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Volume 2014, Article ID 613689, 9 pages
Research Article

Gender Differences in Pulmonary Function, Respiratory Symptoms, and Macrophage Proteomics among HIV-Infected Smokers

1Division of Pulmonary, Critical Care, and Sleep Medicine, Department of Medicine, The Ohio State University Medical Center, Columbus, OH, USA
2201 Davis Heart and Lung Institute, 473 West 12th Avenue, Columbus, OH 43210, USA
3Department of Statistics, The Ohio State University, Columbus, OH 43210, USA
4Department of Radiology, The Ohio State University Medical Center, Columbus, OH 43210, USA
5Department of Pathology, The Ohio State University Medical Center, Columbus, OH 43210, USA

Received 1 December 2013; Accepted 23 January 2014; Published 4 March 2014

Academic Editors: P. Borger and G. Miserocchi

Copyright © 2014 Shiva D. Rahmanian et al. This is an open access article distributed under the Creative Commons Attribution License, which permits unrestricted use, distribution, and reproduction in any medium, provided the original work is properly cited.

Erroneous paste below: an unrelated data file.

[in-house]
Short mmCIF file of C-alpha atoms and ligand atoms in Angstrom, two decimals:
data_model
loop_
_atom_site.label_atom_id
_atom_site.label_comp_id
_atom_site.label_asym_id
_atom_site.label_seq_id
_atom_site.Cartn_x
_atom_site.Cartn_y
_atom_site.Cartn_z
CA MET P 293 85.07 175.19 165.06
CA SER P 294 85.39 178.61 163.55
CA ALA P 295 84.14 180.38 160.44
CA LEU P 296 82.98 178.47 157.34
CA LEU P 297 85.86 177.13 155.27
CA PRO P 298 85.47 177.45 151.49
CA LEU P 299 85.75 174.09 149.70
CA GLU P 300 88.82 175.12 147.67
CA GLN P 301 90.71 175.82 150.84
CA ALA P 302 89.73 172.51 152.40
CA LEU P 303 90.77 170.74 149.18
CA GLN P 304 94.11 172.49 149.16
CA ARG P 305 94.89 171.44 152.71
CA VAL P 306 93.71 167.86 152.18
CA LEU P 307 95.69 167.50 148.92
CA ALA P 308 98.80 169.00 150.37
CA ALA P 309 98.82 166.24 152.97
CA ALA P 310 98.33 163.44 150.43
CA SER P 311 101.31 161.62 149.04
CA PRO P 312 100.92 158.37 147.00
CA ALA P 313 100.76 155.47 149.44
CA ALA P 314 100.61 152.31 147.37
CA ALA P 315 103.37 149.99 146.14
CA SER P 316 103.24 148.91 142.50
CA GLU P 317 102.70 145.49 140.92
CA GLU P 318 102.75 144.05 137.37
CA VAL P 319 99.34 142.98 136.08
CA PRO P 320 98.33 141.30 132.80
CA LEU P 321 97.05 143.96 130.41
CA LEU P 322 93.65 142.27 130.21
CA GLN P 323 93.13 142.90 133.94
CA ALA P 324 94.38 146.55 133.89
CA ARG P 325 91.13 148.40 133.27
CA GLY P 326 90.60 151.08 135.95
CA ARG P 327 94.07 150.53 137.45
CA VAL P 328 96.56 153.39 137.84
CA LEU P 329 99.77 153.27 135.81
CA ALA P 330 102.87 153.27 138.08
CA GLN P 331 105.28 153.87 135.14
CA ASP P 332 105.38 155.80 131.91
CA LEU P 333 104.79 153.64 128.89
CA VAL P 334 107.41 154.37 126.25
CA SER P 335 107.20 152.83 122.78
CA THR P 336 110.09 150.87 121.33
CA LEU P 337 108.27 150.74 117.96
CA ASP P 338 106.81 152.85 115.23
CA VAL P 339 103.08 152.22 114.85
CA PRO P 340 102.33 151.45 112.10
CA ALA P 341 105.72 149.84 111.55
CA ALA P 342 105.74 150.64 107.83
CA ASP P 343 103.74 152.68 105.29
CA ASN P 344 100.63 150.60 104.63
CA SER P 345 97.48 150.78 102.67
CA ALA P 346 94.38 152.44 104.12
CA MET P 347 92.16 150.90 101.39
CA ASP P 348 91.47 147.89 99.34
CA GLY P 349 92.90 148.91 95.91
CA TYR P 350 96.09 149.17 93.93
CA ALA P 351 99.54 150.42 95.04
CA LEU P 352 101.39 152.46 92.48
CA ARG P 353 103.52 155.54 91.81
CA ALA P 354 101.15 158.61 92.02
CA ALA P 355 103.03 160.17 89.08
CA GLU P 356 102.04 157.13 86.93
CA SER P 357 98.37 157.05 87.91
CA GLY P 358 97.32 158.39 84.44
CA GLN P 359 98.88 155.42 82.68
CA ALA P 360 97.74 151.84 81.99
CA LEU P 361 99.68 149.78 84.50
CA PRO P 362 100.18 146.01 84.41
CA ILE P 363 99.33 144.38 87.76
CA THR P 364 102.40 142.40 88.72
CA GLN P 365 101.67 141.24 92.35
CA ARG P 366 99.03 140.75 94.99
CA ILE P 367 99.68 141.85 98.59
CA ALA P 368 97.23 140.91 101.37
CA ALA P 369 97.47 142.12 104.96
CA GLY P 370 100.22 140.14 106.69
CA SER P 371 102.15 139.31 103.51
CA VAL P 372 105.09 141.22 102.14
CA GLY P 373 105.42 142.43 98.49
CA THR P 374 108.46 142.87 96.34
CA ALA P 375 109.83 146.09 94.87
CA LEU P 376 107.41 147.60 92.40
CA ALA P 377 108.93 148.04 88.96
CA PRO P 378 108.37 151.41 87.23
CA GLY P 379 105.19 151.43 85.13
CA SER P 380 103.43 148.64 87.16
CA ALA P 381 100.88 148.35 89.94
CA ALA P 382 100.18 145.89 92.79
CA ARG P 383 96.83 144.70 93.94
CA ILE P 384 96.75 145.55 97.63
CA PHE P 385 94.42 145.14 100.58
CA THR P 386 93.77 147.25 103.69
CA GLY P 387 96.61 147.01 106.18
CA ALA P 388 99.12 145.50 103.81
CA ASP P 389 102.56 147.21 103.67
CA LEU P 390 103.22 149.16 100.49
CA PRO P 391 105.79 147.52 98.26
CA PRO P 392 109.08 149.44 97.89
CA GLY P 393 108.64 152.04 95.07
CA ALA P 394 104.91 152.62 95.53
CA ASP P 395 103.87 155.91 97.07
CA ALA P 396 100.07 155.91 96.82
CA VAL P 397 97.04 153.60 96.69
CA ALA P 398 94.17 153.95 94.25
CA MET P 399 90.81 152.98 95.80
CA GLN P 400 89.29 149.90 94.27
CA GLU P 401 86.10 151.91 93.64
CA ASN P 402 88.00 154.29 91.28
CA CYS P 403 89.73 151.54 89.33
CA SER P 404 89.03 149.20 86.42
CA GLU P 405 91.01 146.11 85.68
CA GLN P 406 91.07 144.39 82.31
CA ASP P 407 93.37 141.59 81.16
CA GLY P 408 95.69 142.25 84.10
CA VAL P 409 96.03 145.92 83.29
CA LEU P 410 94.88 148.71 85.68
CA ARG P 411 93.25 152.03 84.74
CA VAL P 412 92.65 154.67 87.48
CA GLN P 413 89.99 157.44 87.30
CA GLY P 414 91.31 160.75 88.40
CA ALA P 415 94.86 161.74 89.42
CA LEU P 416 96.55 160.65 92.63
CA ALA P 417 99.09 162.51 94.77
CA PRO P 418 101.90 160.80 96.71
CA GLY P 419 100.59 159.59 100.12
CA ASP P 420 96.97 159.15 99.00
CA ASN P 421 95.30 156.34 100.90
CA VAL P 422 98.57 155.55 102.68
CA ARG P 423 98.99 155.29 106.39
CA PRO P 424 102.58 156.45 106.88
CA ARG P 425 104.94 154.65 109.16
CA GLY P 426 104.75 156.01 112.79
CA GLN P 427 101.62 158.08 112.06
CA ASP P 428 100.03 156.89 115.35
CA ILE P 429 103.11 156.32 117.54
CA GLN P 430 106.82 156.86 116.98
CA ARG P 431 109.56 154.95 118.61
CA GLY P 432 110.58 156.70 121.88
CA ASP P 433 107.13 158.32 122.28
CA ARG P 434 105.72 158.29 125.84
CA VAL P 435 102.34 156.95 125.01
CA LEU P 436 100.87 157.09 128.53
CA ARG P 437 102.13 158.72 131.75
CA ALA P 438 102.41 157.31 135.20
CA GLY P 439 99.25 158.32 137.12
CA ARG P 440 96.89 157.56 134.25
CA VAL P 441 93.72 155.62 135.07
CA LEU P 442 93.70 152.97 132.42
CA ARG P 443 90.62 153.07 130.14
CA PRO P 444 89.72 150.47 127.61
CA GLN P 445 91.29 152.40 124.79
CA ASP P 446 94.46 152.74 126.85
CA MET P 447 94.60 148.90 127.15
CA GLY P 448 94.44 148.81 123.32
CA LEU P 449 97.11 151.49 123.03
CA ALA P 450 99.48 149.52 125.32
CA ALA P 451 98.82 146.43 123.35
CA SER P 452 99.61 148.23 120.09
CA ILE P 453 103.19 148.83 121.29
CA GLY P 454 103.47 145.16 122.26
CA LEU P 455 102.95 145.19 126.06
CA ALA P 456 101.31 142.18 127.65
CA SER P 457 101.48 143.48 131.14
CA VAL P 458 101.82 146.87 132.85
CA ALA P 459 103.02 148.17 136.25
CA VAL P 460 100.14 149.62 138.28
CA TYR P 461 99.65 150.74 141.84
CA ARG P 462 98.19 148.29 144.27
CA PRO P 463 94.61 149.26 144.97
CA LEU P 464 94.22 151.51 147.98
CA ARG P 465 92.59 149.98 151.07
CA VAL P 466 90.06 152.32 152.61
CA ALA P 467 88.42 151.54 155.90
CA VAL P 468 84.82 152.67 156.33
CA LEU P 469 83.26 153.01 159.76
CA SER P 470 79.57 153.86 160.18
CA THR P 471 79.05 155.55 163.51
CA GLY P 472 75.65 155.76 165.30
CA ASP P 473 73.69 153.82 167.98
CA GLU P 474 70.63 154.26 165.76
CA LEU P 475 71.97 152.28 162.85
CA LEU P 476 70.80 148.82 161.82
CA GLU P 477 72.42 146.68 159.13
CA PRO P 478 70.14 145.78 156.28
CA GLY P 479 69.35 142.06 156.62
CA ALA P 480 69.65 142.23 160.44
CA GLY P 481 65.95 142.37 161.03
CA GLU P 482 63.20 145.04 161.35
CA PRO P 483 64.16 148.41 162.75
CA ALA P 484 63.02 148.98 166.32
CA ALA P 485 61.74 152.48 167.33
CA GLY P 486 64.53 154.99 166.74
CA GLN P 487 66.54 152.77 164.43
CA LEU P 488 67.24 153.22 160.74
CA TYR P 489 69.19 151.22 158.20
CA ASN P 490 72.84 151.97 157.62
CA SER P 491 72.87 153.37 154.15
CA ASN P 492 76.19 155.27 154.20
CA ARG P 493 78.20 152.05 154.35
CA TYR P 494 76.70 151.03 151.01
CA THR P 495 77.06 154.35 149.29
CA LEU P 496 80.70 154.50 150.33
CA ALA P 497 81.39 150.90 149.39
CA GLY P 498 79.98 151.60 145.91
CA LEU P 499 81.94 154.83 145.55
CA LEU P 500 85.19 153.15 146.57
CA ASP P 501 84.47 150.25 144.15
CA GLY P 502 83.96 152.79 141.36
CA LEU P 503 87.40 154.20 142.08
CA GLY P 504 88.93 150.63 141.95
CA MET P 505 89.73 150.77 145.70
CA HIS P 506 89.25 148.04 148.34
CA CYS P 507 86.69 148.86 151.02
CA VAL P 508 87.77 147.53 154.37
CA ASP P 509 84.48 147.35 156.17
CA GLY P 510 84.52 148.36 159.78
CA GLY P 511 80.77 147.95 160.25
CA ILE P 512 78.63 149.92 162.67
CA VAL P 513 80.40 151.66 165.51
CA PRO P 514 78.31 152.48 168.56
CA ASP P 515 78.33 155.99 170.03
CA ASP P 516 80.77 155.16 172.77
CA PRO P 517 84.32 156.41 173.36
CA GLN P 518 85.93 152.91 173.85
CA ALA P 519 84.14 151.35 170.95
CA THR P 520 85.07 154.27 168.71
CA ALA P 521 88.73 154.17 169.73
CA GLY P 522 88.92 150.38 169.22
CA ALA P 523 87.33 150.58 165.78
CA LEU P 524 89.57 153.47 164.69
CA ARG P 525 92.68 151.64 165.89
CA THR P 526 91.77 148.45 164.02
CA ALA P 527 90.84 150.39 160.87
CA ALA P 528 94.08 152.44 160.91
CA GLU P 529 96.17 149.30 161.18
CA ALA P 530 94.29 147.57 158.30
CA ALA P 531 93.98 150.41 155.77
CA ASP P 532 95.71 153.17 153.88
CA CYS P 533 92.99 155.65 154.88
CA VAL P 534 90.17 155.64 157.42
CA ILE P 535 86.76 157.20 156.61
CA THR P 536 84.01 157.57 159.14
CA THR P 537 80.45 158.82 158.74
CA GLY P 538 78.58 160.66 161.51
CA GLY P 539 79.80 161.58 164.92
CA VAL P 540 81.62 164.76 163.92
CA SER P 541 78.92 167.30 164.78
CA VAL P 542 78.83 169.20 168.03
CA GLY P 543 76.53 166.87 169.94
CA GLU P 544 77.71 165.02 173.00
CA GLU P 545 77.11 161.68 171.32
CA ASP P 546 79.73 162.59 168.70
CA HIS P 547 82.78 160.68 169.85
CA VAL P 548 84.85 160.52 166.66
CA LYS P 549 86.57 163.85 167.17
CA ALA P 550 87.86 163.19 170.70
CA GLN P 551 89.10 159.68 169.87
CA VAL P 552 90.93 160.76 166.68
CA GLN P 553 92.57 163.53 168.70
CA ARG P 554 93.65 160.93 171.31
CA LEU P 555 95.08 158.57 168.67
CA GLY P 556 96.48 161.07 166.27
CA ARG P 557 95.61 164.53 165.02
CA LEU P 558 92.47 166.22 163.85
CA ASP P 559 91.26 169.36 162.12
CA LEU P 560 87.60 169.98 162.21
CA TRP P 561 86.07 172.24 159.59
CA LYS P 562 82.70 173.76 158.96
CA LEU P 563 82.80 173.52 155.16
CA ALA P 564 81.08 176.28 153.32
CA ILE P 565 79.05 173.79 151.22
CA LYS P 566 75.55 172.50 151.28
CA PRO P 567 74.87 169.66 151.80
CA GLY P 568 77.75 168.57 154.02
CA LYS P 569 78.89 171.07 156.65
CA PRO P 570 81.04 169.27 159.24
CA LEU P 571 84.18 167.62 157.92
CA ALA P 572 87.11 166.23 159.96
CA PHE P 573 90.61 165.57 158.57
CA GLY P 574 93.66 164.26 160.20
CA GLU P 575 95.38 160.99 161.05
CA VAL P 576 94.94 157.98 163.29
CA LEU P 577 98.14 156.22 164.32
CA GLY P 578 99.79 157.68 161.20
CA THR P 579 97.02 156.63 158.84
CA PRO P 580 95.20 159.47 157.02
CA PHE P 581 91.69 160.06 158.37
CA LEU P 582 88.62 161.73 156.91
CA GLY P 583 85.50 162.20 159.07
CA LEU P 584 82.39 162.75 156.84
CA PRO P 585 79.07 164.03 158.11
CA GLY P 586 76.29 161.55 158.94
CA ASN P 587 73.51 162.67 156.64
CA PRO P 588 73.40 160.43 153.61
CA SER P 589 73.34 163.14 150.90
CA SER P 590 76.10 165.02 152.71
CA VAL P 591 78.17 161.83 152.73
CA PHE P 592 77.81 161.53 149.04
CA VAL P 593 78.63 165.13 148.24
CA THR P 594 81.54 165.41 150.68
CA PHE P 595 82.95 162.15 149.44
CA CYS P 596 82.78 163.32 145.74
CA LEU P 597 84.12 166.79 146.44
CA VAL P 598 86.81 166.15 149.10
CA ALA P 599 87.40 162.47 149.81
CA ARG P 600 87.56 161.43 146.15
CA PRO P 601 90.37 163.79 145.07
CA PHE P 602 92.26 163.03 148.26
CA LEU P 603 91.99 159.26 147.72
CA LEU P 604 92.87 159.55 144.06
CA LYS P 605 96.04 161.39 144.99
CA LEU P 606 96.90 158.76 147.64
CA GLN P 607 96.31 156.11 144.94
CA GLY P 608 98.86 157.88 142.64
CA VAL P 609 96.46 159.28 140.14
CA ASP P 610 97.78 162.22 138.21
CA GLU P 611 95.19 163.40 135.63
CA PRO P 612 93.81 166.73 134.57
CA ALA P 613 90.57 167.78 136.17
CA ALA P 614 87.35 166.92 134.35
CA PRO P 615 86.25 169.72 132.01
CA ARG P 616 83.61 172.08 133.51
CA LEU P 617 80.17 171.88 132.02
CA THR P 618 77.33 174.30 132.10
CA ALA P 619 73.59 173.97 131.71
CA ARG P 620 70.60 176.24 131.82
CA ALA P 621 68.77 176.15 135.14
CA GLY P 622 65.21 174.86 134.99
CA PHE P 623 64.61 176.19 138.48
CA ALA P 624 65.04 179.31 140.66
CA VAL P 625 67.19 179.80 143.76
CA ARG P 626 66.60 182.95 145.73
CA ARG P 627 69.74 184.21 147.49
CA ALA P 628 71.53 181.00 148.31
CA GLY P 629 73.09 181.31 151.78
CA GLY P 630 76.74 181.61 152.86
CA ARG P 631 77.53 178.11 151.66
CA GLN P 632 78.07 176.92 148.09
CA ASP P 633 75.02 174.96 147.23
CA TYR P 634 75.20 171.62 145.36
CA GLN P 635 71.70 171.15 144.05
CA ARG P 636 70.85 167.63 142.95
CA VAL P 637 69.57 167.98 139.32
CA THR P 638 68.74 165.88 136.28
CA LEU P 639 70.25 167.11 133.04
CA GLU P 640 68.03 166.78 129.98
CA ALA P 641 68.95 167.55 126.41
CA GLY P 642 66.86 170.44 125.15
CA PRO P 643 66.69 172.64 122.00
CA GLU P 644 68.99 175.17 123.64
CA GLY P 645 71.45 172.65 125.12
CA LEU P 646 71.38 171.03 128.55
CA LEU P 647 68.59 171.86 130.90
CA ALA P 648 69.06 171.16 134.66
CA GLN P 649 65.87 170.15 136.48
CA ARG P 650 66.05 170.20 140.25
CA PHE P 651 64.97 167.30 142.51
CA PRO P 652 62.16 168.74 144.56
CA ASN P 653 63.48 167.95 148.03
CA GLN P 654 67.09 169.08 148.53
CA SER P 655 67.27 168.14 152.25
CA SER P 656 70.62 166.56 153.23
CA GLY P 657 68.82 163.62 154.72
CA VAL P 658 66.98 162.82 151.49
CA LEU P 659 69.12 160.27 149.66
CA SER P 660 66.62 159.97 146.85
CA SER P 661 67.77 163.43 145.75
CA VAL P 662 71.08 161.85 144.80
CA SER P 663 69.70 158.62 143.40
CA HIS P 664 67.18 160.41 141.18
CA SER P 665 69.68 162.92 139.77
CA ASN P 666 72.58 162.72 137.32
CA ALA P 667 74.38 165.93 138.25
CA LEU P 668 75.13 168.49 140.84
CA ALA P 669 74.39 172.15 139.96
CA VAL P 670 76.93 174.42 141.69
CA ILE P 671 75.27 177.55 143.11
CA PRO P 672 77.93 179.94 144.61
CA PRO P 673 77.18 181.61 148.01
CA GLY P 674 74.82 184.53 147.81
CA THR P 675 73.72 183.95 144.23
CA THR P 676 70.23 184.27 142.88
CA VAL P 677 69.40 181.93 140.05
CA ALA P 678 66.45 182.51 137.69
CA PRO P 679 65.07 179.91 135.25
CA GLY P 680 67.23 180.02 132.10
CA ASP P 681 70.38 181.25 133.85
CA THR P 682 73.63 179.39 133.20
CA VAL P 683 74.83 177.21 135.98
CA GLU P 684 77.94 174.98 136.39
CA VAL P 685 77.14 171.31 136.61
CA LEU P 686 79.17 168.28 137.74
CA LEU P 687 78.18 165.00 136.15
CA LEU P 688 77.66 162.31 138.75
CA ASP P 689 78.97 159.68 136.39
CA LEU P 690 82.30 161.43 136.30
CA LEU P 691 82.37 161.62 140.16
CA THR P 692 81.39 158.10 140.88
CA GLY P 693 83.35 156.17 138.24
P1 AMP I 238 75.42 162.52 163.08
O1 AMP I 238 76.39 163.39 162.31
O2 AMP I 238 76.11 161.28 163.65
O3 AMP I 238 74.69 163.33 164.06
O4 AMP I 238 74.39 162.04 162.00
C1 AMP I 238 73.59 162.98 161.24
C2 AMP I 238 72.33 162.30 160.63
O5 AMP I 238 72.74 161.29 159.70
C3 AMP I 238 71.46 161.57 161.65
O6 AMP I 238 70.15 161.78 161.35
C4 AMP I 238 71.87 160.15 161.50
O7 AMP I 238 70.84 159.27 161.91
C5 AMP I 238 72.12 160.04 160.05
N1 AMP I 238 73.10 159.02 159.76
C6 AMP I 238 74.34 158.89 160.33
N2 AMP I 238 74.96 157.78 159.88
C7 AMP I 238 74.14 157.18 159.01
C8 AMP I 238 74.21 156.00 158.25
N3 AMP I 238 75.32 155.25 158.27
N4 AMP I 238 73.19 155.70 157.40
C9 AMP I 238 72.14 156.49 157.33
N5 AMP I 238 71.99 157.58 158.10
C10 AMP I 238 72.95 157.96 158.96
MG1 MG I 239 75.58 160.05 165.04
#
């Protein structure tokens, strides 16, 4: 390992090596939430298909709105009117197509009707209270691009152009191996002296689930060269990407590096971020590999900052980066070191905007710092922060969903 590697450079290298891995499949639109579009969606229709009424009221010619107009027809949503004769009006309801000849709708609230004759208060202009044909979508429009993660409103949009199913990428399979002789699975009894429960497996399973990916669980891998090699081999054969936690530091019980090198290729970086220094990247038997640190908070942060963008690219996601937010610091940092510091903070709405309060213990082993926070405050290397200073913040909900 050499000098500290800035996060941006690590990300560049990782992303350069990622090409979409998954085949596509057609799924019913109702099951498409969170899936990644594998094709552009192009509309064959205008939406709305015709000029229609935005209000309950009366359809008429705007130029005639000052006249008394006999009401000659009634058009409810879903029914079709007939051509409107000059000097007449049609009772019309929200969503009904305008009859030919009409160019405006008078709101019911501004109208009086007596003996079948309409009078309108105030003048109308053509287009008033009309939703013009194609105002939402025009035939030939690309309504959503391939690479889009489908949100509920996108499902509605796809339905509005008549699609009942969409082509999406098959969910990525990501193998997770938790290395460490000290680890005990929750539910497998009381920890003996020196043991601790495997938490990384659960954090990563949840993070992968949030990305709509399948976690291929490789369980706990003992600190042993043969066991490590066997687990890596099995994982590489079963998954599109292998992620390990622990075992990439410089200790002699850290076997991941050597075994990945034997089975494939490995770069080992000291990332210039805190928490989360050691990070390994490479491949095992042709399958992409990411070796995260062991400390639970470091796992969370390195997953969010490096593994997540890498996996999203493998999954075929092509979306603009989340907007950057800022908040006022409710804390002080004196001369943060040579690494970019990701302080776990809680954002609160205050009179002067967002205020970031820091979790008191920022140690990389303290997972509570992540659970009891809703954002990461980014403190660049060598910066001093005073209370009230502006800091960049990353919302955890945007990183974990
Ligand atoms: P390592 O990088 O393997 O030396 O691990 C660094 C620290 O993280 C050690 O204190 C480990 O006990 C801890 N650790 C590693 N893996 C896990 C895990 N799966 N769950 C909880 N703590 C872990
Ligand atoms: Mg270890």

Background. HIV-infected subjects have an increased incidence of pulmonary emphysema. There are known gender differences in COPD phenotypic expression and diagnosis, but this is not well characterized in lung disease related to HIV. We analyzed a group at risk for the development of COPD (HIV-infected smokers) to determine gender differences in pulmonary symptoms, pulmonary function tests, and HRCT appearances. Methods. This was a cross-sectional, baseline analysis of a prospective study performed between 2006 and 2010. We performed symptomatic, pulmonary function, and computed tomography assessments in 243 HIV-infected smokers. In a subset bronchoalveolar lavage was performed with proteomic analysis of their alveolar macrophages. Results. The majority of the participants were male 213 (87.6%). There was significantly higher percentage of cough and phlegm production in males. There was also a lower FEV1 and a higher RV in males than females. Proteomic analysis revealed 29 proteins with at least a 2-fold higher expression in males and 13 identified proteins that were higher in females. Conclusions. In this group of HIV-infected smokers, airway symptoms and pulmonary function test abnormalities were higher in men than women. These gender differences may be due to differential expression of certain proteins in this group.